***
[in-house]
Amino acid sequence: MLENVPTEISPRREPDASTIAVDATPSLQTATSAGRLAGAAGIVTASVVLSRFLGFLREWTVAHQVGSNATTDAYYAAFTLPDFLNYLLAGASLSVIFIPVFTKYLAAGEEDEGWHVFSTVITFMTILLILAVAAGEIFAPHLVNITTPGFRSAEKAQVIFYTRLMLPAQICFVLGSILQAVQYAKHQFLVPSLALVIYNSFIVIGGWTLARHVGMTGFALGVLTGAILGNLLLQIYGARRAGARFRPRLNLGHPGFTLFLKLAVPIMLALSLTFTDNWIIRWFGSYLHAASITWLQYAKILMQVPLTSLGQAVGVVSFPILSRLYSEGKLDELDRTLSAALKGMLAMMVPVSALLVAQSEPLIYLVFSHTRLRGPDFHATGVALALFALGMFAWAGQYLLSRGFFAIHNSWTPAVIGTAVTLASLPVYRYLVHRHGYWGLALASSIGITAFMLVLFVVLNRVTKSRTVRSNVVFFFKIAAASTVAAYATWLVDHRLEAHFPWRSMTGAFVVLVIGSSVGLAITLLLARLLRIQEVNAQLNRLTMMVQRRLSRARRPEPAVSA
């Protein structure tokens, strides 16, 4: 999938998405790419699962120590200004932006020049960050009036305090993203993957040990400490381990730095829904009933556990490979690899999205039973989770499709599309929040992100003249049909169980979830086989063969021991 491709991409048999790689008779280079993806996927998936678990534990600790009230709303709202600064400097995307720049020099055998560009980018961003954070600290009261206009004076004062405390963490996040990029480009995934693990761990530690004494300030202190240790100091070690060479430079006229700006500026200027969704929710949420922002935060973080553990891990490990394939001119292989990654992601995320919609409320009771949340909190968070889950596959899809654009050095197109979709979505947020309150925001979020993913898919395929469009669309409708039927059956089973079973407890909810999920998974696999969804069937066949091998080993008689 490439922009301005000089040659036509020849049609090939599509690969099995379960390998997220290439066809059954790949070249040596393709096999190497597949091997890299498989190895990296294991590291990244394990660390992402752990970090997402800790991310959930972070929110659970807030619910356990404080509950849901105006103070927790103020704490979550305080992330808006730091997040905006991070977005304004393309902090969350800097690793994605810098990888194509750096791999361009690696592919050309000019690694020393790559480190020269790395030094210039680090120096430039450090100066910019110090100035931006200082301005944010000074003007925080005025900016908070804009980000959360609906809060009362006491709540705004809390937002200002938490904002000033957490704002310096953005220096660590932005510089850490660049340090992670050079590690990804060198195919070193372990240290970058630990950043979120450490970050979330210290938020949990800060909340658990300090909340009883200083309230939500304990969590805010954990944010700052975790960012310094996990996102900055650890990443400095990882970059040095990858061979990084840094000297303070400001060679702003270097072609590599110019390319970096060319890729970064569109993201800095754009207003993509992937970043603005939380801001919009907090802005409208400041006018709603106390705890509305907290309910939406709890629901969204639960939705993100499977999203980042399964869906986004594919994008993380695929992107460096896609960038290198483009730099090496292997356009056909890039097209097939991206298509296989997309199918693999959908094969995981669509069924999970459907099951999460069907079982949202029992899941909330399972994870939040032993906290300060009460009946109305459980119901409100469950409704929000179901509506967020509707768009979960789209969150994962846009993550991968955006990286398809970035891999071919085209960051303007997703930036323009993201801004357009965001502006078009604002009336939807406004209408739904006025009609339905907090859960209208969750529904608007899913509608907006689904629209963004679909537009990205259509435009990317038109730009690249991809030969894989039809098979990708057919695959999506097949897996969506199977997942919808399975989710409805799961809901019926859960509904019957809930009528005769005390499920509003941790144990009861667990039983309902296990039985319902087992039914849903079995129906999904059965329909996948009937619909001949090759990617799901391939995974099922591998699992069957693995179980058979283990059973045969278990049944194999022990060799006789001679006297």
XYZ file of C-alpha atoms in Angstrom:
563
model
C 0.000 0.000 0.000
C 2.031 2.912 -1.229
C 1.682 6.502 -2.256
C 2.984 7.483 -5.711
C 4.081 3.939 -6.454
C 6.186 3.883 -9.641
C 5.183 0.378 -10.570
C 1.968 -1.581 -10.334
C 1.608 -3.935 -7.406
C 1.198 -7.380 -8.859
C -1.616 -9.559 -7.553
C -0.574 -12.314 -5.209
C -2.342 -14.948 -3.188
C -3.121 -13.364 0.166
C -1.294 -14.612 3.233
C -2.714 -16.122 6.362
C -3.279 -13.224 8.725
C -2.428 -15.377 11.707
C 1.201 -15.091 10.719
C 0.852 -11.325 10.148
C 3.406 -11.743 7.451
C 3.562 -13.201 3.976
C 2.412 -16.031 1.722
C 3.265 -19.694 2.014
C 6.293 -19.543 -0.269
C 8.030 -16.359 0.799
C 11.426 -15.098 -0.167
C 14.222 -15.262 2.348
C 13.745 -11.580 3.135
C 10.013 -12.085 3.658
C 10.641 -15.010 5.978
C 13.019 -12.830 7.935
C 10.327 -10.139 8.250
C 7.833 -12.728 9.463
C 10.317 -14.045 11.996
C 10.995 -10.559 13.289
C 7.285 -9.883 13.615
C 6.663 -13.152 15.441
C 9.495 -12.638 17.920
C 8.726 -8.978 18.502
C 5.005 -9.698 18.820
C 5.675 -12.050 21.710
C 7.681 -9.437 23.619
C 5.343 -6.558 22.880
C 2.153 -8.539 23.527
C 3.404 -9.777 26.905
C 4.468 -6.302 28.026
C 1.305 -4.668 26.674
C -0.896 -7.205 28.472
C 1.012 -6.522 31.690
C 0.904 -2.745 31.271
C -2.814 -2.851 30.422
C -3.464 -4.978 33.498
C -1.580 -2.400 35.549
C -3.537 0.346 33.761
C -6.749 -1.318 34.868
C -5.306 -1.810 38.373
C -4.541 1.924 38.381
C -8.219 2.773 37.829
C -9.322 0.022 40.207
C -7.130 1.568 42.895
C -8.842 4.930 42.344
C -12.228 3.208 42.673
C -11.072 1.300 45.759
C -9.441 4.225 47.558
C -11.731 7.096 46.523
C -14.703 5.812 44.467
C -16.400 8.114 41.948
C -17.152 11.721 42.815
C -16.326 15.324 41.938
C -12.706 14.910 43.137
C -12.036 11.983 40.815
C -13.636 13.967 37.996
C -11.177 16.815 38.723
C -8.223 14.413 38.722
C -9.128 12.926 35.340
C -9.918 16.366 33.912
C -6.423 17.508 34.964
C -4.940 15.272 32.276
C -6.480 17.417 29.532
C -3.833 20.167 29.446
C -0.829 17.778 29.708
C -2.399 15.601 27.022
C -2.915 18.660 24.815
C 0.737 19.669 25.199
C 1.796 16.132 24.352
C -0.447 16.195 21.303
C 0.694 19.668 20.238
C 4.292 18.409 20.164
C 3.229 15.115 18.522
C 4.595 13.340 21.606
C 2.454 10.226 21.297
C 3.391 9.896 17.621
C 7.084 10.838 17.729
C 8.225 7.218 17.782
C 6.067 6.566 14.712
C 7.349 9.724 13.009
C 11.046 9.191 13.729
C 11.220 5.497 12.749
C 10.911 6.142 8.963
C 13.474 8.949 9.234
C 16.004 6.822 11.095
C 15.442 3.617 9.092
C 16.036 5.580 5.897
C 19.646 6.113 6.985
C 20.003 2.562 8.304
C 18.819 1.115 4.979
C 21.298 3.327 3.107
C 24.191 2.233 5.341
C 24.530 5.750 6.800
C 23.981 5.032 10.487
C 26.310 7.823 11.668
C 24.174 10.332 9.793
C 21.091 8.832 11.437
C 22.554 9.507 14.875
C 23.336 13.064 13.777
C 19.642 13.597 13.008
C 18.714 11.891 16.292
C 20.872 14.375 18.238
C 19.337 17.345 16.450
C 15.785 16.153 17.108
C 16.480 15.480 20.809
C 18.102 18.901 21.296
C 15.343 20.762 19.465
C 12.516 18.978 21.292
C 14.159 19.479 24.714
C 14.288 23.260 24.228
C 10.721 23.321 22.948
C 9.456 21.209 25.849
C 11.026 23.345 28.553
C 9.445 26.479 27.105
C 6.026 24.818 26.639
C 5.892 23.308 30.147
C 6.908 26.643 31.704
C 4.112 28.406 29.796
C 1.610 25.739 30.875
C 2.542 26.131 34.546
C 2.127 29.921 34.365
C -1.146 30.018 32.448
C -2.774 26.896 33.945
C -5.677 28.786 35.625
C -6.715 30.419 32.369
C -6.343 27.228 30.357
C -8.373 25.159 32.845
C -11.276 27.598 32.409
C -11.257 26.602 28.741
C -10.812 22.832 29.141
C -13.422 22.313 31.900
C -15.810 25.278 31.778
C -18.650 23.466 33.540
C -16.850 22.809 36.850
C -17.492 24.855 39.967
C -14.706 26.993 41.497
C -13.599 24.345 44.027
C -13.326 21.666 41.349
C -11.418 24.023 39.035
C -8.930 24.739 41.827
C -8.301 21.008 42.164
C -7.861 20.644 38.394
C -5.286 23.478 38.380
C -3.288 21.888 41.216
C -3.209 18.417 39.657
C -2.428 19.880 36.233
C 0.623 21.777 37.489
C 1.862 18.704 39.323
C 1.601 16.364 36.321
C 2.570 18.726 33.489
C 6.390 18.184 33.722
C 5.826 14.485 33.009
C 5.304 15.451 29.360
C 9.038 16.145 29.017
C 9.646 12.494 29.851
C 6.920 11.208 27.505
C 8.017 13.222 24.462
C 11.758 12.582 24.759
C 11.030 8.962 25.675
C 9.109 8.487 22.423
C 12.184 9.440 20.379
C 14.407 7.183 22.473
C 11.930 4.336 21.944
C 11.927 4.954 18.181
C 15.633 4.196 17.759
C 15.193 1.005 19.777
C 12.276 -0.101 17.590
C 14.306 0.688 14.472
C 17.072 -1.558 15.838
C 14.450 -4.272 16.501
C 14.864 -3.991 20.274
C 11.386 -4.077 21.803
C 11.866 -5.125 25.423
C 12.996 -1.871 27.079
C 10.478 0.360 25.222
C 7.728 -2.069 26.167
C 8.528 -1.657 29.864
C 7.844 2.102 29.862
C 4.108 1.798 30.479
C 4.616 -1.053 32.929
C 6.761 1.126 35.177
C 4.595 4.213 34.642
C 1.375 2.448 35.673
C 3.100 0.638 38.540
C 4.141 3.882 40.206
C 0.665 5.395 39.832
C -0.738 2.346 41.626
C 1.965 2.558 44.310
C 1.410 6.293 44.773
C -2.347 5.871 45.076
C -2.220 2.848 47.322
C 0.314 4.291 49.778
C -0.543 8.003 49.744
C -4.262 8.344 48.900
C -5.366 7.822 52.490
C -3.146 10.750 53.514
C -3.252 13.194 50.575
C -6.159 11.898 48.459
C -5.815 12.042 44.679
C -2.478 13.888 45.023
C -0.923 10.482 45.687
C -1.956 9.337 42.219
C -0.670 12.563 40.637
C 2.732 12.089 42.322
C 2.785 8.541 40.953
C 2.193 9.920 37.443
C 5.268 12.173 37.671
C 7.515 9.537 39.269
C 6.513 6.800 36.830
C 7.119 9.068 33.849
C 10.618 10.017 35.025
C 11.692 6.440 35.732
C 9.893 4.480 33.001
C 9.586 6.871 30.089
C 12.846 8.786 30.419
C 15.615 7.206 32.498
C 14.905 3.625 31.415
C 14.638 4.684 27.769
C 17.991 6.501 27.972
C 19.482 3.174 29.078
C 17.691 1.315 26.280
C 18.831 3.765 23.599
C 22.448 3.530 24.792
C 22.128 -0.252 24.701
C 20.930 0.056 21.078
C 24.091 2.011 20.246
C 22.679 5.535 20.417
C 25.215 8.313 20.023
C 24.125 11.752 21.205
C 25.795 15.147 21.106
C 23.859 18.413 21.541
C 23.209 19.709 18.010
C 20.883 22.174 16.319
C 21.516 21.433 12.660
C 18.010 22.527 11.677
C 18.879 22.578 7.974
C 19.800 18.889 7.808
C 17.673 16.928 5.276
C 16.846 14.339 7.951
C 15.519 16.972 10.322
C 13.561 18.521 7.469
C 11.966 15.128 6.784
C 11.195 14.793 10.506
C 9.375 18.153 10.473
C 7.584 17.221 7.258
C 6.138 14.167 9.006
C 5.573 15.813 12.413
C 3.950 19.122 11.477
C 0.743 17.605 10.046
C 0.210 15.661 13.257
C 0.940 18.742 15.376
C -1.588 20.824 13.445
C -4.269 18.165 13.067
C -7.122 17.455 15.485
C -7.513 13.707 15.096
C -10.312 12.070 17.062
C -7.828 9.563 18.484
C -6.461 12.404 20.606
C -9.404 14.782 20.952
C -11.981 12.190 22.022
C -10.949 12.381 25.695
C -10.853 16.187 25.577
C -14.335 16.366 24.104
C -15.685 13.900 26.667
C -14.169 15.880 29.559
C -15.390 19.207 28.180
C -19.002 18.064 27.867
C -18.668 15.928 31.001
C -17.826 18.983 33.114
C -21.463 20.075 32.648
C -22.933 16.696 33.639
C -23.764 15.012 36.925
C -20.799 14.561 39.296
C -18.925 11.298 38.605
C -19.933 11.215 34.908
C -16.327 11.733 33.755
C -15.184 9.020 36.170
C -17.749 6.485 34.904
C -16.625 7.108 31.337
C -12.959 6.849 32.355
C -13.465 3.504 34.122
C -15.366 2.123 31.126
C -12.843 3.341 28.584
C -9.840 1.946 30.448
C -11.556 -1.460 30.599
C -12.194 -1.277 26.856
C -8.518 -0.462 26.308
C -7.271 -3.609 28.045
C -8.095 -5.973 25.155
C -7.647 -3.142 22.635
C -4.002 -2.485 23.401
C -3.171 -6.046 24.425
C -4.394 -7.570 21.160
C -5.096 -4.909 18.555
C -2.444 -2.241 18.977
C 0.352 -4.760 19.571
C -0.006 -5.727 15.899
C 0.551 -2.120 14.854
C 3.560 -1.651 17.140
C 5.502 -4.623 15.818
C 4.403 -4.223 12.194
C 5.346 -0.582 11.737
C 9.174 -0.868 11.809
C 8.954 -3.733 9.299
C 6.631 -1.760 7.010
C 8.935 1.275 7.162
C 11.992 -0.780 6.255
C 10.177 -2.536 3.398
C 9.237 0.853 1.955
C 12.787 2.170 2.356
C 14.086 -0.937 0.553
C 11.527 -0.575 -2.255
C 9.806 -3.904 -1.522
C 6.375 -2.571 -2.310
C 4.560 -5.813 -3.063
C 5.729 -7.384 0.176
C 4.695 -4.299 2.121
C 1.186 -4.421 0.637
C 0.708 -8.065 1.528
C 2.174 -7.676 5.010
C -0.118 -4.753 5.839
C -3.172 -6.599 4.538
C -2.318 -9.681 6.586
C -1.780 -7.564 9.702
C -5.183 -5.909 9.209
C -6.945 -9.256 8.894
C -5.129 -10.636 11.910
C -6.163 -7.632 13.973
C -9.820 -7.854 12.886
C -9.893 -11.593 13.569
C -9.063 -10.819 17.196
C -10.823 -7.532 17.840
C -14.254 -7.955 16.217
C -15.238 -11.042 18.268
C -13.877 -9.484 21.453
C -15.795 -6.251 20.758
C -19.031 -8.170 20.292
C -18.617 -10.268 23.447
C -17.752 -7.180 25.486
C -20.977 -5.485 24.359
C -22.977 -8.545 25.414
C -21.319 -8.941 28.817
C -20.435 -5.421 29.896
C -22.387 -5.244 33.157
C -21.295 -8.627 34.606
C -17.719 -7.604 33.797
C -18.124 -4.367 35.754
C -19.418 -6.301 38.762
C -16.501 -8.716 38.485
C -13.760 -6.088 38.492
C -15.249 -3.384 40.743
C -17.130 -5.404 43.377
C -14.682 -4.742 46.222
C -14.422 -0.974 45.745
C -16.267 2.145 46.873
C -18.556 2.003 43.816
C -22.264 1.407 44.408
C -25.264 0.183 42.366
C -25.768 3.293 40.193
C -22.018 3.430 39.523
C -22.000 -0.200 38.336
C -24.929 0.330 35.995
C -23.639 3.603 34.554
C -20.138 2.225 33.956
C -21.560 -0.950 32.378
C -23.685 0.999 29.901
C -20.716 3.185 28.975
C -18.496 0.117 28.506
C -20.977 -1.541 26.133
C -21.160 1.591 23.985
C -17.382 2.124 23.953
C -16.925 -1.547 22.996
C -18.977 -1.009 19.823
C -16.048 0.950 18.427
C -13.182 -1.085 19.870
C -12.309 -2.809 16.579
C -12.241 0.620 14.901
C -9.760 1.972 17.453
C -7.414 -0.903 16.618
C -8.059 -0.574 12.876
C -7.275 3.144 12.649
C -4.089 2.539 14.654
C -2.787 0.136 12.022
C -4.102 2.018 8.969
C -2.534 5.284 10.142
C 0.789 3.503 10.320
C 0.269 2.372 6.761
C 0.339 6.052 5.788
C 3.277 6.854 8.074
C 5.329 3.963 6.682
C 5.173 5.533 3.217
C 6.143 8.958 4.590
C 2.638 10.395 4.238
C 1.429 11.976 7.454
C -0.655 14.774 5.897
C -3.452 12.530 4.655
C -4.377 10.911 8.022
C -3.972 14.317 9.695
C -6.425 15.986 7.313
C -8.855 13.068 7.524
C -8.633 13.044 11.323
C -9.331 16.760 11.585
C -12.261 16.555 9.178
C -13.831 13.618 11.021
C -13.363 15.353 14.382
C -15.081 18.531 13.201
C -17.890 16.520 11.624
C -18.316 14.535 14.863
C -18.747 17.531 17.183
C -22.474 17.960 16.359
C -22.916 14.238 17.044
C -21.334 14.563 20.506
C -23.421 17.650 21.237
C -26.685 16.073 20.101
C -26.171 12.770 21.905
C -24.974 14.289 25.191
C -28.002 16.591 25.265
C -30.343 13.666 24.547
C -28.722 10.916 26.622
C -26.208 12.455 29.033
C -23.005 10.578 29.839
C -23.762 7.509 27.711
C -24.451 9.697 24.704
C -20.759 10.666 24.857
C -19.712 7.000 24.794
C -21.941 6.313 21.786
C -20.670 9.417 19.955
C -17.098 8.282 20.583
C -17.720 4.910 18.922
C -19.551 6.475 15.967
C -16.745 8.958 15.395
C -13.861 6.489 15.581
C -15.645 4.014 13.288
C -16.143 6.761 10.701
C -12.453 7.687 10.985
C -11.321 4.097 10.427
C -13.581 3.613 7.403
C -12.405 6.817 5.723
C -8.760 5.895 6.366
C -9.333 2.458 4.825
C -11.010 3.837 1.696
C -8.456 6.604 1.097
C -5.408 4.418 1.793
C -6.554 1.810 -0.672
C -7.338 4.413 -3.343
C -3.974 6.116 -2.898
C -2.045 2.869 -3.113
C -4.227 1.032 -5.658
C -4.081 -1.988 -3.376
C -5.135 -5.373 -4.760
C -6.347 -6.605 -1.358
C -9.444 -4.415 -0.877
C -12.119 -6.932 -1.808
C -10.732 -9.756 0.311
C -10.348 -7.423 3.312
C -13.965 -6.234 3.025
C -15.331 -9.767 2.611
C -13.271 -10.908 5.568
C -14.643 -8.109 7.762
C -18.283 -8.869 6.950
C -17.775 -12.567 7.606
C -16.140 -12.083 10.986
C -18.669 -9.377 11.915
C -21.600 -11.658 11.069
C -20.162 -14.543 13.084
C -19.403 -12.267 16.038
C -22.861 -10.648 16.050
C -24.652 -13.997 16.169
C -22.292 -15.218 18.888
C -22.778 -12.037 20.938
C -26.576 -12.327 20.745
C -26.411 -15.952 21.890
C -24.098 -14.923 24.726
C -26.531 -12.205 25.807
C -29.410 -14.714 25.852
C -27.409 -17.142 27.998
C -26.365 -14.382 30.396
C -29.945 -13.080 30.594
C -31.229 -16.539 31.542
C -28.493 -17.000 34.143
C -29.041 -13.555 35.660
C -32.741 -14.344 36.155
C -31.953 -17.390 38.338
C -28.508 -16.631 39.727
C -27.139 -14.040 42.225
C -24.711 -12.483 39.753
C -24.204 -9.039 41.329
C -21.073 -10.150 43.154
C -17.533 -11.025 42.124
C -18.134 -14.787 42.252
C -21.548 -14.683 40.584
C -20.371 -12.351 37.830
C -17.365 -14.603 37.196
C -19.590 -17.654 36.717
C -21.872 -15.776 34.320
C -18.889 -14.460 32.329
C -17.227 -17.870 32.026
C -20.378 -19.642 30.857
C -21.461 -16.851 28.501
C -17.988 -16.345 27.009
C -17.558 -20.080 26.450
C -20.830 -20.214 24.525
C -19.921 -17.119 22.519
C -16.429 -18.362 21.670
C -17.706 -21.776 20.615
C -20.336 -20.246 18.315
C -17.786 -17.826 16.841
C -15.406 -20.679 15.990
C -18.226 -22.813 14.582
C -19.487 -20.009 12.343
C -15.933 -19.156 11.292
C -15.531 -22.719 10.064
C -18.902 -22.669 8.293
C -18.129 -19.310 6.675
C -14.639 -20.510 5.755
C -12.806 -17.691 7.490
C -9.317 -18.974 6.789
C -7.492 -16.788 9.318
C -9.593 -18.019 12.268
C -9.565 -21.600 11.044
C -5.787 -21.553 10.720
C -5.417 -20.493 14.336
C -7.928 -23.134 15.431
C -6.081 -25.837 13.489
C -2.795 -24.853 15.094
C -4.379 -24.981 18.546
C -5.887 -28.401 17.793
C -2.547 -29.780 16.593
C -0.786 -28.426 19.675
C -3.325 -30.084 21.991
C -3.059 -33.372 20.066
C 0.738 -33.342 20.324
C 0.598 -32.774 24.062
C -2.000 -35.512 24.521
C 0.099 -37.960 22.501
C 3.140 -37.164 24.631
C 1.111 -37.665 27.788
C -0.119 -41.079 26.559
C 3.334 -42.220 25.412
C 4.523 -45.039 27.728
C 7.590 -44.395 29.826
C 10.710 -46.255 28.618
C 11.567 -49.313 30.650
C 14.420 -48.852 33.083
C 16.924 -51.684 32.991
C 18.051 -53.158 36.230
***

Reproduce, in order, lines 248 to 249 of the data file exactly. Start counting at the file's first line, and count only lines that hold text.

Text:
C 20.930 0.056 21.078
C 24.091 2.011 20.246